Good Magical Morning!

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The Stone Circle here at Bealtaine Cottage is infused with early morning light.

A wild wind blows in from the West carrying energy and a sense of renewal as it blows Hawthorn flowers in front of it.

The morning is defined by change and renewal.

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Stillness pervades the air at the back of the cottage where shelter holds sway…

Nearby a new sculpture of a Hare holds pride of place in one of the Potager beds…

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The Celts believed in the magical strength of the Hare.

The Hare belonged in essence to the Celtic goddess Eostre.

It was her most favoured animal, representing love, fertility and growth.

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In Celtic mythology the Hare was associated with the Moon, dawn and the belief in the transmigration of the soul. (I have written about this in a previous blog and can be accessed by typing Transmigration of the Soul into the search bar on this page).

Eostre was reputed to have changed into a Hare at the full Moon.

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The poet Robert Graves referred to the Hare as sacred to the White Goddess, the Earth Mother, being regarded as, and considered to be, a royal animal.

“…language of poetic myth anciently current in the Mediterranean and Northern Europe was a magical language bound up with popular religious ceremonies in honour of the Moon-goddess, or Muse, some of them dating from the Old Stone Age, and that this remains the language of true poetry…” ~ Robert Graves

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Boudicca, the Queen of the Celtic tribe of Iceni in England, was said to have released a Hare as a good omen before each battle.

The Druids were said to have been able to divine the outcome of battle by the hare’s movements.

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In some parts of Ireland hares continue to be celebrated, such as  the legendary ‘White Hare of Creggan’, a sculpture of which can be seen at the “An Creagan” Visitor Centre in County Tyrone.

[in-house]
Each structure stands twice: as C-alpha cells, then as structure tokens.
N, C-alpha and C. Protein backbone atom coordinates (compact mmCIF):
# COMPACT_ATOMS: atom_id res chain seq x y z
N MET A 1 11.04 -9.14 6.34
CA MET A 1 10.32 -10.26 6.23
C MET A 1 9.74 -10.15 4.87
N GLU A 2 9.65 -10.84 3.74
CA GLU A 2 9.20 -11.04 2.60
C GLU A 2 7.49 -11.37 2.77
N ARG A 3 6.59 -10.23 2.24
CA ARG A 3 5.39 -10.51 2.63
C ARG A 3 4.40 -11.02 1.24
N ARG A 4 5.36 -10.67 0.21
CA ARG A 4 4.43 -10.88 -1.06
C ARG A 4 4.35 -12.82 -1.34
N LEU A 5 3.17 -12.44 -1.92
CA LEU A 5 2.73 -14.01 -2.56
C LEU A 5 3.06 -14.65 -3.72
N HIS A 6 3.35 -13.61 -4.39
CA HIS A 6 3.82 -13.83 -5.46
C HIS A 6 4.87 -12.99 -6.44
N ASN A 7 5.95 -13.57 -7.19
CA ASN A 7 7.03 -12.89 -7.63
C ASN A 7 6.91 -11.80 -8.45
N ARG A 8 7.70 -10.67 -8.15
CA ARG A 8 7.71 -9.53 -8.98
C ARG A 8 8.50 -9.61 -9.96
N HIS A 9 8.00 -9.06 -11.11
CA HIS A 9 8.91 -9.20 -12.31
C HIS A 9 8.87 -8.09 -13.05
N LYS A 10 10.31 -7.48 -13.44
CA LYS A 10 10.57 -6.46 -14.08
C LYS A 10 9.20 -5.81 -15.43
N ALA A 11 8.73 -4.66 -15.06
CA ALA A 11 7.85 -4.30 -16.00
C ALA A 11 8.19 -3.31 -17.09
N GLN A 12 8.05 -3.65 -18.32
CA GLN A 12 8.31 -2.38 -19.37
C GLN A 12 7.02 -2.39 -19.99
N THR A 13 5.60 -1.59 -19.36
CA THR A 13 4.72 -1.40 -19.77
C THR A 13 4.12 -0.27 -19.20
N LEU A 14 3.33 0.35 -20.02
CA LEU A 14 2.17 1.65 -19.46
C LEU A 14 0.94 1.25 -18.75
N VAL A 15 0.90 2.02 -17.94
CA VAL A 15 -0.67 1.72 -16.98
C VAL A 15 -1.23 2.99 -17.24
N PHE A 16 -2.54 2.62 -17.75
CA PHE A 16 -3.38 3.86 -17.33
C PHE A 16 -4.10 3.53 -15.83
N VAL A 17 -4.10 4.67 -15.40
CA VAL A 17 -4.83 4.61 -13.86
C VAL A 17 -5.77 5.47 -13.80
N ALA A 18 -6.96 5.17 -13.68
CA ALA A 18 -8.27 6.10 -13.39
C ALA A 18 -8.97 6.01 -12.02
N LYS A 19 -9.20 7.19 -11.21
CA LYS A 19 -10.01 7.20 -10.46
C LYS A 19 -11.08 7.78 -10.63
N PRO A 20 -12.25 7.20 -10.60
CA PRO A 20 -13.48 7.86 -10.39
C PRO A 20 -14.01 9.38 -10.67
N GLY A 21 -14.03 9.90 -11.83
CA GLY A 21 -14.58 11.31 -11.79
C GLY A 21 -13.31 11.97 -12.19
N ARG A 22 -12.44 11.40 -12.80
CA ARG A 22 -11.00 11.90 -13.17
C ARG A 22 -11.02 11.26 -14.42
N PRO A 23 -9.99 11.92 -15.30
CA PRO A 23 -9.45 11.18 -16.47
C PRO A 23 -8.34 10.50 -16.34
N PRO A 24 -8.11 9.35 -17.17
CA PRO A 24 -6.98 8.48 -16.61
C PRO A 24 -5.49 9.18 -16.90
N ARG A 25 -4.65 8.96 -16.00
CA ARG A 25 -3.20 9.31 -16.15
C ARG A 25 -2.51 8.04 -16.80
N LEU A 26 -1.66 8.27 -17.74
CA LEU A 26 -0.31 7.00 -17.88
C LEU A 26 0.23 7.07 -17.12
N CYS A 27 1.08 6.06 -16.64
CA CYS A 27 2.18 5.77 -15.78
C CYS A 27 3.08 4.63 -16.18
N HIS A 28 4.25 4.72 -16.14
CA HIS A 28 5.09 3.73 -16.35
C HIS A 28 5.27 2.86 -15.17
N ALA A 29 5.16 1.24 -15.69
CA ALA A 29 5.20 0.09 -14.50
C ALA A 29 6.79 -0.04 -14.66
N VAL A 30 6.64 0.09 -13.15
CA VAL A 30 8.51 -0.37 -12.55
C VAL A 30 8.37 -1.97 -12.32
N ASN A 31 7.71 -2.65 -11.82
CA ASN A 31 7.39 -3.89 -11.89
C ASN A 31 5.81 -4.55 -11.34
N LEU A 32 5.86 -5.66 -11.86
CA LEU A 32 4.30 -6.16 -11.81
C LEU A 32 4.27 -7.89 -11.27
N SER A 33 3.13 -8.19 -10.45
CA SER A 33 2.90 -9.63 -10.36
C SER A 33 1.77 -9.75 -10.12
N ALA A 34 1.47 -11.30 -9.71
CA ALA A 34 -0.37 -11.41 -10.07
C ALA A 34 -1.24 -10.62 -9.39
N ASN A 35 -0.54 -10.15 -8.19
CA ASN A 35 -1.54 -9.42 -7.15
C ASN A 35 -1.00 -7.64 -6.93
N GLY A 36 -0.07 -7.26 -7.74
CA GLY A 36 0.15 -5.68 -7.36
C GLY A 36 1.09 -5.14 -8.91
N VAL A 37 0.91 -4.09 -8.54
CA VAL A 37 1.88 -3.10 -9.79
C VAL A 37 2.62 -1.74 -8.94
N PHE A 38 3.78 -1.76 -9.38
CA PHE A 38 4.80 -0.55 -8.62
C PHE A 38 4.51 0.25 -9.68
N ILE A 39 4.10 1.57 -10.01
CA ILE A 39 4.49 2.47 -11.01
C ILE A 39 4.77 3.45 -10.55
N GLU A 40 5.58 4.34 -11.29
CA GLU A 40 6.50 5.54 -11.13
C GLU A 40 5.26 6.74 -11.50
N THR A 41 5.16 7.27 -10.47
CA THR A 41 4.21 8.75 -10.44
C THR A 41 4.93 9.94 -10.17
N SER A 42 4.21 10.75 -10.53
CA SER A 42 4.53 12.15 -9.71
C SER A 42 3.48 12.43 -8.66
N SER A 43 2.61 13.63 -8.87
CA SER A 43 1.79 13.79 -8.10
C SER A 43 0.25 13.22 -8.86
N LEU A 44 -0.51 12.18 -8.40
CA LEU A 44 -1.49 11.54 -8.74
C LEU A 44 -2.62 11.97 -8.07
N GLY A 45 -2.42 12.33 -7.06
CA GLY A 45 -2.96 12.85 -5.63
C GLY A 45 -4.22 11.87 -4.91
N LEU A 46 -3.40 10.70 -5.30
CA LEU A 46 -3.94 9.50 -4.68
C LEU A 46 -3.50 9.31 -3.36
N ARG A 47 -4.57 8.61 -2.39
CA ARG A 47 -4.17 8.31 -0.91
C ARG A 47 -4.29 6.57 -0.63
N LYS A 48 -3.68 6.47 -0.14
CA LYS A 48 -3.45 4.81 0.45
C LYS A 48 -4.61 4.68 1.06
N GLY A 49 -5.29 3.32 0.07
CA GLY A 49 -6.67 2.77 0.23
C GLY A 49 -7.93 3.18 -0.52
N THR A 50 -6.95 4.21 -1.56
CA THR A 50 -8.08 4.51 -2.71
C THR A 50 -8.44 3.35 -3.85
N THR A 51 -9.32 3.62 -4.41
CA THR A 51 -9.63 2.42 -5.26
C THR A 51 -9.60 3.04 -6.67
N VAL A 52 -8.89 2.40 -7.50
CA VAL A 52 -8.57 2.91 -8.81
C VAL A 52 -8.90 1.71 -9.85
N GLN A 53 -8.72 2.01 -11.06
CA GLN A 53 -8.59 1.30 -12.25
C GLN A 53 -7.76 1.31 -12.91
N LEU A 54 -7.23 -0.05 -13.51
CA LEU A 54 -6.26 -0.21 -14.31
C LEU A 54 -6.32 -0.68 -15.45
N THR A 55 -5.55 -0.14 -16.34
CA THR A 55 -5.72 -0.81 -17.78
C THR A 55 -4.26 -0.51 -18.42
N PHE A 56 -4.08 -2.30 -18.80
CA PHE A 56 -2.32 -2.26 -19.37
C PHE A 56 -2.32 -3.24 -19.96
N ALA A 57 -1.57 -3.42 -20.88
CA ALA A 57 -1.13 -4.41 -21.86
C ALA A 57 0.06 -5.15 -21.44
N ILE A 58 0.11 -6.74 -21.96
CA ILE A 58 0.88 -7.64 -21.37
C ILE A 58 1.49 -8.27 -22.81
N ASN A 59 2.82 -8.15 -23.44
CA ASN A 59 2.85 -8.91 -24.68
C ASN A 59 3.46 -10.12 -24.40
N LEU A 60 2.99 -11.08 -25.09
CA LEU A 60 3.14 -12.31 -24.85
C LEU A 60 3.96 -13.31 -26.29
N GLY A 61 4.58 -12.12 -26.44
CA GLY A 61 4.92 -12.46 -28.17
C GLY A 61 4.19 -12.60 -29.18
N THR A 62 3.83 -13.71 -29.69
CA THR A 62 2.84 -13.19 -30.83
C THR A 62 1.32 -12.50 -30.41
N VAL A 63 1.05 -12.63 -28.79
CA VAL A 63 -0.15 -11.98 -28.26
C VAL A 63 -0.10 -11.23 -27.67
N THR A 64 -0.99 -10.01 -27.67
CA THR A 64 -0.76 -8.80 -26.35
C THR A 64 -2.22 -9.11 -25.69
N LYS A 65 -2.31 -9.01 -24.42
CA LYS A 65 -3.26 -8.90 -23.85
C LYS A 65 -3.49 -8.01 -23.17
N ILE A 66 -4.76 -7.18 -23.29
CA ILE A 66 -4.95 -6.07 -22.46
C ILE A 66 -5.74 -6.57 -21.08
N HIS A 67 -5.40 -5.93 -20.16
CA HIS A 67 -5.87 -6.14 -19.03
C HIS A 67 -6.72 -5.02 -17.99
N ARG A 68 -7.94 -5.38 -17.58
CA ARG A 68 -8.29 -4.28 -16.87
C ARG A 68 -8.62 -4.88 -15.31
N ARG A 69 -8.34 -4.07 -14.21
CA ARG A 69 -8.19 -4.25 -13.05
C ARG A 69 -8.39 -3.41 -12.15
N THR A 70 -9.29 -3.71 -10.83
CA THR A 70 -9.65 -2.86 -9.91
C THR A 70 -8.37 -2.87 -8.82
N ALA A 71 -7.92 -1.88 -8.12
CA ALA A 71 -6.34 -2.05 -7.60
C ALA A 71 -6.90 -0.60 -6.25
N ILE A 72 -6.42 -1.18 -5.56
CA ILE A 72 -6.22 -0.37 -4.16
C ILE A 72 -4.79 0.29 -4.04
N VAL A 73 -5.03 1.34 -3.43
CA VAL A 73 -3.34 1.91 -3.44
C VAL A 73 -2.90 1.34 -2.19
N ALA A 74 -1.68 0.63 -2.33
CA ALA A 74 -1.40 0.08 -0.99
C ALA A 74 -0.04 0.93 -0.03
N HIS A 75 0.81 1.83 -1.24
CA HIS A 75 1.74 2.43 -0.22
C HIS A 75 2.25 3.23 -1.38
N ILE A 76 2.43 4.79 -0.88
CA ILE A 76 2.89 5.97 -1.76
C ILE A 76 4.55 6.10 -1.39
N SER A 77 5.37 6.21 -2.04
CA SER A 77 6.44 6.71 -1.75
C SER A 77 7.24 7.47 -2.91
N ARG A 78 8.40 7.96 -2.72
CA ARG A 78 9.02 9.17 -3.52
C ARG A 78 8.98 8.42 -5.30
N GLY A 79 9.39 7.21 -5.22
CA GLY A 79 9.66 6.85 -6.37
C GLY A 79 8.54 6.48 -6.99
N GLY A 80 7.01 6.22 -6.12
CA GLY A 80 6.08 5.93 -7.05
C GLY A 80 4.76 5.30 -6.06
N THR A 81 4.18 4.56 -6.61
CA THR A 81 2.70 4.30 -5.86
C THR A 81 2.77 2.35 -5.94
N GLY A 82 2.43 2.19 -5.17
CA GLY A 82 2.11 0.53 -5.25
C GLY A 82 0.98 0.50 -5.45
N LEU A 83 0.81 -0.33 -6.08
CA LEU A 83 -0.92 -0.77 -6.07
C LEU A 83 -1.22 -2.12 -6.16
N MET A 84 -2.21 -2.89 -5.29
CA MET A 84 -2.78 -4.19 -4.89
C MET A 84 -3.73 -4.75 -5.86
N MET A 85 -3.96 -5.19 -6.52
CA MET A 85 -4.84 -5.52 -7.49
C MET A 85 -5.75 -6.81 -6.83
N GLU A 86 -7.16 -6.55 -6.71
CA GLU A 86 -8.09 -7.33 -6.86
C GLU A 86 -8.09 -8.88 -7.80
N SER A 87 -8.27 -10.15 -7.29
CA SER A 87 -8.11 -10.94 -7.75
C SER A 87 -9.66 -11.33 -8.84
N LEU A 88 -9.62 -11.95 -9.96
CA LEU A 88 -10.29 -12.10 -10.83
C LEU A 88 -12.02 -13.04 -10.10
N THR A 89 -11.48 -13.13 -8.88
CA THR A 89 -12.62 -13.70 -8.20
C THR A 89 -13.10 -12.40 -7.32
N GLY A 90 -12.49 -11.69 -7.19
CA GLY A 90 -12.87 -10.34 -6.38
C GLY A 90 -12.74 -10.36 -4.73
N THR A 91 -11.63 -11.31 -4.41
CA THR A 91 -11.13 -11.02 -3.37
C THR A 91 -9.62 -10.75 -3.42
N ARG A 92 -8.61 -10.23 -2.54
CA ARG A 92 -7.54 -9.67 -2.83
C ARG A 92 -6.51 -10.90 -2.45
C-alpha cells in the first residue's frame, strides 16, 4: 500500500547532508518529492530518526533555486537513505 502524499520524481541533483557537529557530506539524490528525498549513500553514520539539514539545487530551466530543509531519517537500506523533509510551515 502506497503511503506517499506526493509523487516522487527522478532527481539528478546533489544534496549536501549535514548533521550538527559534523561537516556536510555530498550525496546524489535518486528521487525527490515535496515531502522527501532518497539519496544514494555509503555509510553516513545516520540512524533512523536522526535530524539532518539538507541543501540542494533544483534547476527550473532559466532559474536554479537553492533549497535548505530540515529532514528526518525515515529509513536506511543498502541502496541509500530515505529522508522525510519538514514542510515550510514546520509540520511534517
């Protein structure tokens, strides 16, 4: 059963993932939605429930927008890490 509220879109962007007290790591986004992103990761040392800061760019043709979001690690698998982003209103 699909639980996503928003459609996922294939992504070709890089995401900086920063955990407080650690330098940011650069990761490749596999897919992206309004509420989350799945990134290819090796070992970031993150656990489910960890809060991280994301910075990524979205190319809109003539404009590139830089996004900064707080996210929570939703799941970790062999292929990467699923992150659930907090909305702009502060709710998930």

Even in the local community, its white silhouette continues to adorn homes.

The Transmigration of the Soul

back door of the cottage

The Romans conquered Europe, but resolutely refused to invade Ireland, despite ruling England, Wales and Scotland for several hundred years.

Angel at sunsetRecently I have made a concerted effort to find out why this was…Why continual Roman Emperors left Ireland alone…?

Sunset through the trees at Bealtaine CottageWhat crops up in my investigations time and again, is the issue of the ancient Celtic belief in the transmigration of the soul.

Sunset at Bealtaine CottageThis was not just something that was taught by the Druids, but an unshakeable conviction in the afterlife…one so strong, that it made them absolutely fearless in battle.

view from a window at Bealtaine CottageTransmigration of the soul is a doctrine of reincarnation.

Flo and JackWithin this belief, spirits may be reborn into any of nature’s forms – human, animal, or even inanimate things, such as trees and water.

Water garden in permaculture at Bealtaine CottageThis is supported by evidence from the ancient Celtic Heroic tales.

Celtic Cross at Bealtaine CottageThe Greek writer Diordus Siculus (c. 60 BC – 30 AD) noted that the Druids believed “the souls of men are immortal, and that after a definite number of years they live a second life when the soul passes to another body.”

Bee on Lunaria flower at Bealtaine CottageThe Greek philosopher Strabo (c. 63 BC – 21 AD) observed the Druids believed that “men’s souls and the universe are indestructible, although at times fire and water may prevail.”

Angel at Bealtaine CottageJulius Caesar wrote of the Celts “They wish to inculcate this as one of their leading tenets, that souls do not become extinct, but pass after death from one body to another, and they think that men by this tenet are in a great degree stimulated to valour, the fear of death being disregarded.”

Buddha at Bealtaine Cottage Permaculture GardensThis was most troublesome for Julius Caesar, as he realized this race would not be easily defeated and thence subjugated.

Missy Cat sleeps on the bed at Bealtaine CottageThe Roman Empire was all too aware of what happened when the British Celts,  under their Queen Boadicea, decided to revolt against Roman tyranny.

The standing stone at Bealtaine Cottage February 2013The Celts, led by their Queen, cut a mighty swathe through the Roman settlements, towns and armies in England, almost wiping out Roman occupation!

light a candle at Bealtaine Cottage IrelandThe Romans had raped the daughters of Boadicea, making her watch…the entire Iceni Tribe rallied behind the dignity of their queen and against the tyranny of such barbarians as empire breeds.

Christmas eve moon above Bealtaine CottageAs for the women of the Celts, Roman Diodorus Siculus wrote of them, saying, “Among the Gauls the women are nearly as tall as the men, whom they rival in courage.”

Brigid Cross  Bealtaine Cottage Shop on EtsyAmicus Marcelling states – “A whole troop of foreigners would not be able to withstand a single Celt if he called his wife to his assistance”

Bealtaine Cottage candles in the windowJulius Caesar was frightened of the Celts, despite the mighty legions of Rome.

Bealtaine Cottage before Christmas 2012This is a truth I carry today…to be steadfast and resolute in holding fast to what I believe to be right.

Bealtaine Cottage bog garden 

Blessings X